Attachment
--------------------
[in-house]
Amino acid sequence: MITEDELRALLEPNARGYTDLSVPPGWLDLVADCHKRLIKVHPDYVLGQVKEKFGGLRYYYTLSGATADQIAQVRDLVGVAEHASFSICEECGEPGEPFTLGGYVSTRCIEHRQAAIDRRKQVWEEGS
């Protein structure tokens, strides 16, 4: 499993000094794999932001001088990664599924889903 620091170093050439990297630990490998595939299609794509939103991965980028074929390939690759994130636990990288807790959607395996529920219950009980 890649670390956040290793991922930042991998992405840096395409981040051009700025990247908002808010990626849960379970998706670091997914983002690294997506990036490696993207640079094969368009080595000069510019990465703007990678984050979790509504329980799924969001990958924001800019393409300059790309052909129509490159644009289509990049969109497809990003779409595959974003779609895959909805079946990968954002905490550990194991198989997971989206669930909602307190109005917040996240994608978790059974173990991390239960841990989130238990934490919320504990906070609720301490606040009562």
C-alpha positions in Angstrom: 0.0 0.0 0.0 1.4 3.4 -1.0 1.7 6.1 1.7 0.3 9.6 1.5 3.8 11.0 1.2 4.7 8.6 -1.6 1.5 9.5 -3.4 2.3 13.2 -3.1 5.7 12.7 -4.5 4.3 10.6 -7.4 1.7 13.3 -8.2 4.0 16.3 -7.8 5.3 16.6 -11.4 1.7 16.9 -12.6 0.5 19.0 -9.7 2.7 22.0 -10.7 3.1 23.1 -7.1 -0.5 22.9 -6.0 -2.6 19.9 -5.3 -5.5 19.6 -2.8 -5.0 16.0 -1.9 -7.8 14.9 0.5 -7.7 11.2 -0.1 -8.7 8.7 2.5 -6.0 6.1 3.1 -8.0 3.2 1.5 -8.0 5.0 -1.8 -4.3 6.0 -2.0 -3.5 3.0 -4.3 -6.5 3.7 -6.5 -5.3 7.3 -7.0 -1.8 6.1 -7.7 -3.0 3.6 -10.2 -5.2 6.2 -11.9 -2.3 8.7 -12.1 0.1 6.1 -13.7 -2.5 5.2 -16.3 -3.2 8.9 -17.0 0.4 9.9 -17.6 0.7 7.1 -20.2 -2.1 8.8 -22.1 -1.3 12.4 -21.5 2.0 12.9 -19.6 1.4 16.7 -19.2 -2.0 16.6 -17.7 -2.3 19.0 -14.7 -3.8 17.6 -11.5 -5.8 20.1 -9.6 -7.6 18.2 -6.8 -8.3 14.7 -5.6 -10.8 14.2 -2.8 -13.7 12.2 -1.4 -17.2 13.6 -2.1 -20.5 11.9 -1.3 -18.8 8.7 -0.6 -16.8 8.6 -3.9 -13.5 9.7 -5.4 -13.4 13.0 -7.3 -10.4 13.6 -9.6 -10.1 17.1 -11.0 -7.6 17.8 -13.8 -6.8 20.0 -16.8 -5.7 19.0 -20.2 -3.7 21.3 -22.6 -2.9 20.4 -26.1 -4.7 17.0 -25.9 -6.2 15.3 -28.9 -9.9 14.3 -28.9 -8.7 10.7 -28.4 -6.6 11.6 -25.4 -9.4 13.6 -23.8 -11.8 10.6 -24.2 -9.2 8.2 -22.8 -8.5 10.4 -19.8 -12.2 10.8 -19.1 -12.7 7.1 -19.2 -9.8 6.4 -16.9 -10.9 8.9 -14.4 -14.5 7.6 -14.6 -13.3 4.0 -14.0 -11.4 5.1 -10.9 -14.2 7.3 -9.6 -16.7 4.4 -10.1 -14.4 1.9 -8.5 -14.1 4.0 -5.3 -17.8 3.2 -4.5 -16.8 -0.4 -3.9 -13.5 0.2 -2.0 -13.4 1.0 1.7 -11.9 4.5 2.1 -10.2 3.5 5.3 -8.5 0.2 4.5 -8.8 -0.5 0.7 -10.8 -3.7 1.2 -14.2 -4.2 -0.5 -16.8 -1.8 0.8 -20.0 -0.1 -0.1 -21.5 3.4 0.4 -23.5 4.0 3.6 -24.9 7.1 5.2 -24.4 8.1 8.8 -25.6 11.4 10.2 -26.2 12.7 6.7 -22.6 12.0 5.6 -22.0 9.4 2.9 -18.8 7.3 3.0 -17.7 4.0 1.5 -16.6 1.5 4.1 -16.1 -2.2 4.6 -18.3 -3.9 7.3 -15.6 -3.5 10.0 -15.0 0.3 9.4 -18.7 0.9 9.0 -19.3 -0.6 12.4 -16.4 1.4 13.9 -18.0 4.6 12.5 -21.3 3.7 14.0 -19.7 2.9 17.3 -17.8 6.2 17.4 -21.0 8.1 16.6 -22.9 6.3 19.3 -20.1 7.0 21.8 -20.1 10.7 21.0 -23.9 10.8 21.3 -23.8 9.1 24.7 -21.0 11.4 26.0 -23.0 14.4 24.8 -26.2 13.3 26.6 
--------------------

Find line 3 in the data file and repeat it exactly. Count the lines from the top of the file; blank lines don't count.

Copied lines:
């Protein structure tokens, strides 16, 4: 499993000094794999932001001088990664599924889903 620091170093050439990297630990490998595939299609794509939103991965980028074929390939690759994130636990990288807790959607395996529920219950009980 890649670390956040290793991922930042991998992405840096395409981040051009700025990247908002808010990626849960379970998706670091997914983002690294997506990036490696993207640079094969368009080595000069510019990465703007990678984050979790509504329980799924969001990958924001800019393409300059790309052909129509490159644009289509990049969109497809990003779409595959974003779609895959909805079946990968954002905490550990194991198989997971989206669930909602307190109005917040996240994608978790059974173990991390239960841990989130238990934490919320504990906070609720301490606040009562």